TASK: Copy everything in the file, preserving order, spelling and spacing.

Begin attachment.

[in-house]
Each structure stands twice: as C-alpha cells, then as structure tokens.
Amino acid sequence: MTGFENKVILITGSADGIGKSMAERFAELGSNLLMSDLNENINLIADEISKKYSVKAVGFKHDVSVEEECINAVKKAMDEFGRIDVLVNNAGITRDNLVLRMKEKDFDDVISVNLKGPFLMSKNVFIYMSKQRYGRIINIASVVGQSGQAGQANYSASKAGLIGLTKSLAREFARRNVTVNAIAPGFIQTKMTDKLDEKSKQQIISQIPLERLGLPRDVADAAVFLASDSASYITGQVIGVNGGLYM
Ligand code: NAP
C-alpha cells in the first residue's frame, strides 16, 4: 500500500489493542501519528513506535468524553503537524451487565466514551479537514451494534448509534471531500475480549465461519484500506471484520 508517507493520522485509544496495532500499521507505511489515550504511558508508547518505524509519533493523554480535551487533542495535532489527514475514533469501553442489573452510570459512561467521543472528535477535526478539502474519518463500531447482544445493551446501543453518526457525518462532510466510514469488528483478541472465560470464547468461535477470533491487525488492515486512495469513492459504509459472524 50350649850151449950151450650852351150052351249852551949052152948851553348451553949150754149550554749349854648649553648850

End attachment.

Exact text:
[in-house]
Each structure stands twice: as C-alpha cells, then as structure tokens.
Amino acid sequence: MTGFENKVILITGSADGIGKSMAERFAELGSNLLMSDLNENINLIADEISKKYSVKAVGFKHDVSVEEECINAVKKAMDEFGRIDVLVNNAGITRDNLVLRMKEKDFDDVISVNLKGPFLMSKNVFIYMSKQRYGRIINIASVVGQSGQAGQANYSASKAGLIGLTKSLAREFARRNVTVNAIAPGFIQTKMTDKLDEKSKQQIISQIPLERLGLPRDVADAAVFLASDSASYITGQVIGVNGGLYM
Ligand code: NAP
C-alpha cells in the first residue's frame, strides 16, 4: 500500500489493542501519528513506535468524553503537524451487565466514551479537514451494534448509534471531500475480549465461519484500506471484520 508517507493520522485509544496495532500499521507505511489515550504511558508508547518505524509519533493523554480535551487533542495535532489527514475514533469501553442489573452510570459512561467521543472528535477535526478539502474519518463500531447482544445493551446501543453518526457525518462532510466510514469488528483478541472465560470464547468461535477470533491487525488492515486512495469513492459504509459472524 50350649850151449950151450650852351150052351249852551949052152948851553348451553949150754149550554749349854648649553648850